City Directories and History: The re-purposed gas station at the northwest corner of Rutledge Ave. and Cannon St. was built on the former gardens of one of the grandest houses built in the “suburbs” of Charleston in the early 19th century. When the original gas station was built in the 1920s, the gas station was designated 211 Rutledge Ave., leaving the Daniel Cannon Webb House in place at 213 Rutledge Ave., slightly to the north. In 1949, when the gas station expanded, the house was demolished, and the entire parcel became known as 211 Rutledge Ave. What follows is the history of both 211 and 213 Rutledge Ave.
In the late 18th century, master builder Daniel Cannon owned an enormous swath of land between Calhoun Street and Spring Street on which he operated a wood mill known as Cannon Mills. At some point before 1788, he had some of his property platted into smaller parcels for development. On October 28, 1788, Mr. Cannon conveyed Lots 76 and 77 on the Charleston Neck to his stepdaughter’s son, Daniel Cannon Webb, but because he was still a minor, the title was held by Mr. Cannon’s daughter, Martha Cannon, in trust for Mr. Webb. The two lots were both 117 feet wide and ran all the way from Rutledge Ave. (then known as Pinckney Street) through the block to Ashley Ave. (then known as Thomas Street). The house at 213 Cannon Street was built on the front of Lot 76. The transfer of the two lots was recorded on November 23, 1802.
The transfer of the lots to Mr. Webb in 1802 included no reference to any buildings or other improvements to the parcels. How soon after the transfer the house was built is unclear. In the 1810 United States census, the census takers did not record street addresses; however, based on the names of his neighbors with known addresses, Mr. Webb was likely residing elsewhere, perhaps the Daniel Cannon House at 274 Calhoun Street (begun about 1802).
The first reference to Mr. Webb’s residence with more detail came only a few years later. In 1813’s city directory, Mr. Webb was identified as a factor living in Cannonborough, likely a reference to the house at 213 Rutledge Ave. A little more information came in the 1816 Charleston directory, when Mr. Webb was listed as living on the west side of the Cannon Bridge Road (as Rutledge Ave. was sometimes described). He consistently appeared in subsequent directories starting in 1819 as a resident of the corner of Cannon and Rutledge Ave. Over the years, his occupation was identified as factor and a partner in North, Webb & Co.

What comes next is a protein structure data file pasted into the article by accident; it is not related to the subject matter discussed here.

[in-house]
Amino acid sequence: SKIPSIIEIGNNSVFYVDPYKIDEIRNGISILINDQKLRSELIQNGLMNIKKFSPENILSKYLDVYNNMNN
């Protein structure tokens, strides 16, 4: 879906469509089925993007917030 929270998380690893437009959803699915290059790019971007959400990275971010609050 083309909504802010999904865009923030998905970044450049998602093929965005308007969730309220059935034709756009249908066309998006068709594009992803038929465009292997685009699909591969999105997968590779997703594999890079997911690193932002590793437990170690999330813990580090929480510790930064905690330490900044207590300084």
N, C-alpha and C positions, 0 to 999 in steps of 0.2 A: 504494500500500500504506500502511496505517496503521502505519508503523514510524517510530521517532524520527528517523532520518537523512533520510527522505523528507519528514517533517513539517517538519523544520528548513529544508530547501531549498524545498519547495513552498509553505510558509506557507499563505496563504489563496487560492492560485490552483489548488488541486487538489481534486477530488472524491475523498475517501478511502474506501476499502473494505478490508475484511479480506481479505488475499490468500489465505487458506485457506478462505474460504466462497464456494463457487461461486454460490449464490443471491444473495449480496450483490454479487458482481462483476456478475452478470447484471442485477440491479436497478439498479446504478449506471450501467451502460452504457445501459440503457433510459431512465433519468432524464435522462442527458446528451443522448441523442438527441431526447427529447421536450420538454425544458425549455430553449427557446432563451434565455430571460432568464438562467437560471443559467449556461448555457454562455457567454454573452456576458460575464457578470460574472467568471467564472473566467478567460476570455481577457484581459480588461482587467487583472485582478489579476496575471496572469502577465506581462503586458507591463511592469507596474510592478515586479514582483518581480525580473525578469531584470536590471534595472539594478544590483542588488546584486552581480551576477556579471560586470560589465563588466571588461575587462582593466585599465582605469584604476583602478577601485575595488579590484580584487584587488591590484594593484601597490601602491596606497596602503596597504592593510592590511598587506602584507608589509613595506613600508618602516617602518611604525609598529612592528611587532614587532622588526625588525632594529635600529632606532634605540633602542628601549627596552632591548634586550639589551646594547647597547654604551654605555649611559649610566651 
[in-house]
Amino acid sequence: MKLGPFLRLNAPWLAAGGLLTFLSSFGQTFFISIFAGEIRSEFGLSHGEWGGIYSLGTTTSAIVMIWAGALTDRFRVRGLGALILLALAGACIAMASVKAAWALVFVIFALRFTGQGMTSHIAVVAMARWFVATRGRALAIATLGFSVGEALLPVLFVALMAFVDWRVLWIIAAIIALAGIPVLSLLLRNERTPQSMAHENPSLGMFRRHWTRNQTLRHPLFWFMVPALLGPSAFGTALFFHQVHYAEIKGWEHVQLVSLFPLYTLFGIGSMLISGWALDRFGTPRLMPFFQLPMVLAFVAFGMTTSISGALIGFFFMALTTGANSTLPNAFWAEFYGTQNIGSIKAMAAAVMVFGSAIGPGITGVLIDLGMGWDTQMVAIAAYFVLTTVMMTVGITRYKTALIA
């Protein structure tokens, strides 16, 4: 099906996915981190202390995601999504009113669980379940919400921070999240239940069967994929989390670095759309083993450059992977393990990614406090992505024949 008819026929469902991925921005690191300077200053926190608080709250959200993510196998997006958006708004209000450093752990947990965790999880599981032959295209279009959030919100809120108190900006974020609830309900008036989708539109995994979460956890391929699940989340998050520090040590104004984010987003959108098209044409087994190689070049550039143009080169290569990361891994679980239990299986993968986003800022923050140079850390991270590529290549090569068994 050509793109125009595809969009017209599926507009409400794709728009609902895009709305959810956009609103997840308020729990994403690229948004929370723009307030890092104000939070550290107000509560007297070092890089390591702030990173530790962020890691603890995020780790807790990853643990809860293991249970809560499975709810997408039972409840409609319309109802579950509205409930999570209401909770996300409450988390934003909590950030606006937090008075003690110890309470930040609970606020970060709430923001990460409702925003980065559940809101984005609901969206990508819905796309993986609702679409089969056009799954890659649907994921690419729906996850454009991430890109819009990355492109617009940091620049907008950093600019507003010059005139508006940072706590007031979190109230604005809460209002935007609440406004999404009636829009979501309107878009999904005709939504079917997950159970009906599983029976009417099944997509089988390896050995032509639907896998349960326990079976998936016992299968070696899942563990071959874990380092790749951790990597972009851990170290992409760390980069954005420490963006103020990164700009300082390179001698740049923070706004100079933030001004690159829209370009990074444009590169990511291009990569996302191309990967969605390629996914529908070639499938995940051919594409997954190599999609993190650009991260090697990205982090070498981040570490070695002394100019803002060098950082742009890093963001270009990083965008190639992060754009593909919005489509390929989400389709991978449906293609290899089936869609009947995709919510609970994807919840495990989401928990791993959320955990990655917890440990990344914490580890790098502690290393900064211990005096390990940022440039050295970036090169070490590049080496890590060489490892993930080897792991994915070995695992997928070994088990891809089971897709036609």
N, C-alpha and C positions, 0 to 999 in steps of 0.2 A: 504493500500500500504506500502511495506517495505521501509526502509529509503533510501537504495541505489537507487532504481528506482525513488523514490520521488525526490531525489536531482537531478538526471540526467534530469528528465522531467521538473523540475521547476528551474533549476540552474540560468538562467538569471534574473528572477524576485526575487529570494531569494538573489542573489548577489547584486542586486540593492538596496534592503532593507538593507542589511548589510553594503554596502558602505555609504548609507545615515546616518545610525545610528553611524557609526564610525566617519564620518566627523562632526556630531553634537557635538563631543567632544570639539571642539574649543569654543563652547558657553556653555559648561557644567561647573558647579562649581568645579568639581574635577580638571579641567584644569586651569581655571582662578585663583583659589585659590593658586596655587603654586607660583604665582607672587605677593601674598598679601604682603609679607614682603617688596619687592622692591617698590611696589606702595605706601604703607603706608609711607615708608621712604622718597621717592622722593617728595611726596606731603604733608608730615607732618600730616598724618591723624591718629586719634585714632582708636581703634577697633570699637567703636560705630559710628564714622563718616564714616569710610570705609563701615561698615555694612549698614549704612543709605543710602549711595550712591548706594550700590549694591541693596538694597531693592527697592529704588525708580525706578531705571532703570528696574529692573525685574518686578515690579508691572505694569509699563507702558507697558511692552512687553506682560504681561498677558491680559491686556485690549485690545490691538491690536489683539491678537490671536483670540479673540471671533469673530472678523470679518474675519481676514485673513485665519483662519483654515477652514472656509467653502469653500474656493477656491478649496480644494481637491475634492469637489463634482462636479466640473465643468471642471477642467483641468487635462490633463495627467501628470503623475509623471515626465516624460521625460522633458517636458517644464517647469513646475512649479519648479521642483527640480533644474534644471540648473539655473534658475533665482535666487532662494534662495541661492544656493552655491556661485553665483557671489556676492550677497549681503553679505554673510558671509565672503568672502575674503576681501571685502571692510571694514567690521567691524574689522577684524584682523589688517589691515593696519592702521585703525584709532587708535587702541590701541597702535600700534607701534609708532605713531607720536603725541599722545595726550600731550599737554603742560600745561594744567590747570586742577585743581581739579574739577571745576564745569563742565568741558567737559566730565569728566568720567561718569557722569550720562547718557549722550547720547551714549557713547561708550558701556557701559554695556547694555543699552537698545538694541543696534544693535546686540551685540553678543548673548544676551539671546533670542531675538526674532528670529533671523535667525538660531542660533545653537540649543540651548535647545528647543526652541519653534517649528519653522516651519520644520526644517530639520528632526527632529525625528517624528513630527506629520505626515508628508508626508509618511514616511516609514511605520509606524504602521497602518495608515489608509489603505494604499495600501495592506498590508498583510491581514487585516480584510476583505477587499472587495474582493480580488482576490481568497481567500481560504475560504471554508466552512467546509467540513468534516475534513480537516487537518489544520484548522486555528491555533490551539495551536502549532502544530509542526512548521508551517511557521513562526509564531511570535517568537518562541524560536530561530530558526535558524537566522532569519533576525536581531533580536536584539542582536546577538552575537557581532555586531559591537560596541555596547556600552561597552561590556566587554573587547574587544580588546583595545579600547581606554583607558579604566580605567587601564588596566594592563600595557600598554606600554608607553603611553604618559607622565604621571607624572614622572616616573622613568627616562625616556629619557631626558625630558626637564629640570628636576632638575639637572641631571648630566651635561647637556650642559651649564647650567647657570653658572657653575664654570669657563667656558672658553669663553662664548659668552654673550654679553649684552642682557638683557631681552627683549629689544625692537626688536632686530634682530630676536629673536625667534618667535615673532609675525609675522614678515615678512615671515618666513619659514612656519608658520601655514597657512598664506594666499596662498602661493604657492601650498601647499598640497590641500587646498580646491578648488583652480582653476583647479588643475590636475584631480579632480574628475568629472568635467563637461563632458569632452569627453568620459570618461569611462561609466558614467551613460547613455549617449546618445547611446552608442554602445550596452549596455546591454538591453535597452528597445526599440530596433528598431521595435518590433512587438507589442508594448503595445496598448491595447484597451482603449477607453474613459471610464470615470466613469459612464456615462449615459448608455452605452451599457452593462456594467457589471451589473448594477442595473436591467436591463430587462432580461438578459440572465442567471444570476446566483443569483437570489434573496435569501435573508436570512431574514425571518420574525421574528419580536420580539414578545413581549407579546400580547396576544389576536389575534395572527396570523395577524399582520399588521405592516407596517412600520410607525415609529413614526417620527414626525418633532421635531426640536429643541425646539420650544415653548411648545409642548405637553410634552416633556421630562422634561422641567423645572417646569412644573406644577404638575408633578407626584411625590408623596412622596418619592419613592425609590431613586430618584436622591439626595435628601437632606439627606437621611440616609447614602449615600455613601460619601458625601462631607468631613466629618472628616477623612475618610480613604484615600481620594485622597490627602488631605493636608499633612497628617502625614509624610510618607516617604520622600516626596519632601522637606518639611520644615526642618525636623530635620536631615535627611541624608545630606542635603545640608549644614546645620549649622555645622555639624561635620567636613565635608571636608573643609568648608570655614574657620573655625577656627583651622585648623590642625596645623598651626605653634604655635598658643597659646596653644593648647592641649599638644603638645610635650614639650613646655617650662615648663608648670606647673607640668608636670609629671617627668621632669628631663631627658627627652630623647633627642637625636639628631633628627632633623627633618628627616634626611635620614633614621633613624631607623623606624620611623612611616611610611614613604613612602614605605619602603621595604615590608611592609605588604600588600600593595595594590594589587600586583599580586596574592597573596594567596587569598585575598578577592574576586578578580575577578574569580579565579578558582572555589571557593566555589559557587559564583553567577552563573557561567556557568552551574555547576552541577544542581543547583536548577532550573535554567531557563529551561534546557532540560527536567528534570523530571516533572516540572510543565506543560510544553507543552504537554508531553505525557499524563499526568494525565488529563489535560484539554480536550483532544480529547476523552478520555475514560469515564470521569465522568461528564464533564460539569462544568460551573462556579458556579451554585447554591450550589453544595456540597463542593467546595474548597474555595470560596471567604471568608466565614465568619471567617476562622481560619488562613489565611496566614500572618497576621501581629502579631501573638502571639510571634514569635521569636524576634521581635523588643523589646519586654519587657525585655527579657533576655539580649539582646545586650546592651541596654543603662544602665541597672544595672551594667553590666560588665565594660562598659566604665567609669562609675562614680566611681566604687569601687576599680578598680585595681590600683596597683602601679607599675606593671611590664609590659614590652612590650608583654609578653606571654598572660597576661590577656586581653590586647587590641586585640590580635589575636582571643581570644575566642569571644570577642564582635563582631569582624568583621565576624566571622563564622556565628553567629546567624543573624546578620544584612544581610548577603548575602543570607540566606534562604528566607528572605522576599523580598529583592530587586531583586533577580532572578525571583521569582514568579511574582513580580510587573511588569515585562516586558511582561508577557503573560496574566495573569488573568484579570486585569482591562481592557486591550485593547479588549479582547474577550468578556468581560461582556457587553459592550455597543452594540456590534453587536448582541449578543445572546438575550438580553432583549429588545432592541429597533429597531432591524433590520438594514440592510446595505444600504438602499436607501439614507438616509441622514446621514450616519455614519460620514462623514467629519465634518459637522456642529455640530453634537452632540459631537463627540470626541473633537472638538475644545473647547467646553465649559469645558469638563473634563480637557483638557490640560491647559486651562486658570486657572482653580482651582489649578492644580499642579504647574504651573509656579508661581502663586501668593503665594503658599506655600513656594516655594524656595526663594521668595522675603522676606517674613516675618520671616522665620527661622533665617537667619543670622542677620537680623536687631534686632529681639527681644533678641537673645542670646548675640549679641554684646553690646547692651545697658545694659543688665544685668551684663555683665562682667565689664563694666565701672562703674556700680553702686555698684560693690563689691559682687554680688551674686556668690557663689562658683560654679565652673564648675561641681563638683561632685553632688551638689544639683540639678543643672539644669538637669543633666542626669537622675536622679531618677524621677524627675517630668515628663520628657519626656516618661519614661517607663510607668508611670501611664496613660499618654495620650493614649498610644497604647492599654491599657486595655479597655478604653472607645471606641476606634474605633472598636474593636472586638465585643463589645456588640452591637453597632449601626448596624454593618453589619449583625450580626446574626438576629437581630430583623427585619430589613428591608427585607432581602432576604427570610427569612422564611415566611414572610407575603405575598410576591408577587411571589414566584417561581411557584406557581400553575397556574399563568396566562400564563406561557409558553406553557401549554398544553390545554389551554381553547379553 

Daniel Cannon Webb died in 1850 and left the property to his wife, Eliza Ann Ladson Webb, for the term of her life and then to their children. His will referred to the “prudence and good judgment” in which he had “for near forty-three years, placed implicit confidence,” and he gave her the power to sell any portion.
By 1858, the house was available as an eleven room rental with furnishings and outbuildings, but there is no evidence that it was ever actually rented out. During the Civil War, Mrs. Webb tried to sell the house; an ad on April 18, 1863, in the Charleston Mercury describing the house as a “commodious and elegant three and a half story HOUSE on a brick Basement, containing 12 Rooms.” The house was “finished in the best manner, and furnished with gas, grates, and bell fixings.” The house included an eight-room dependency for servants, accommodations for horses and carriages, and a flower garden.
Mrs. Webb eventually sold the house to her son William Ladson Webb, a crockery and glassware merchant, for $9000 on August 26, 1867. Mr. William Webb received the house but held it in trust for the benefit of his wife, Susan Winthrop Webb, and their children. During his more than thirty years of ownership, the only known image of the house was prepared. In the 1872 Bird’s Eye View of Charleston, the dwelling is shown, but with very little detailing. The image confirms a three-story house with a dependency with an area for a garden to the south of the house.
On November 27, 1900, the house was sold at a public auction as a result of a lawsuit over the title to the property. George Gadsden Creighton, the president of a lumber company, bought the house for $6700. The transfer was recorded on March 19, 1901. When the 1902 edition of the Sanborn Insurance maps was released, the footprint for the property showed that the house and dependency were still extant. Mr. Creighton and his wife, Hattie Creighton, occupied the house for about a decade.
Mr. Creighton sold the house on February 10, 1912, to Washington H. Zeigler, a professor at the Medical College. The deed included a covenant that no building would be built on the rear of the property that would obstruct the views from the adjacent house on Cannon Street. The covenant was removed in a later deed on March 14, 1919, which adjusted the property line between the parties. By at least 1920, the family began renting two apartments in the house.
Although the finely built house enjoyed strong ties to a very notable Charleston family, it was no match for the arrival of gas stations. Many of the most famous houses in Charleston were built on prominent corners of major intersections where they would be the most eye-catching. Unfortunately, the same aspects that made those lots choice locations for houses also made the lots choice locations for service stations.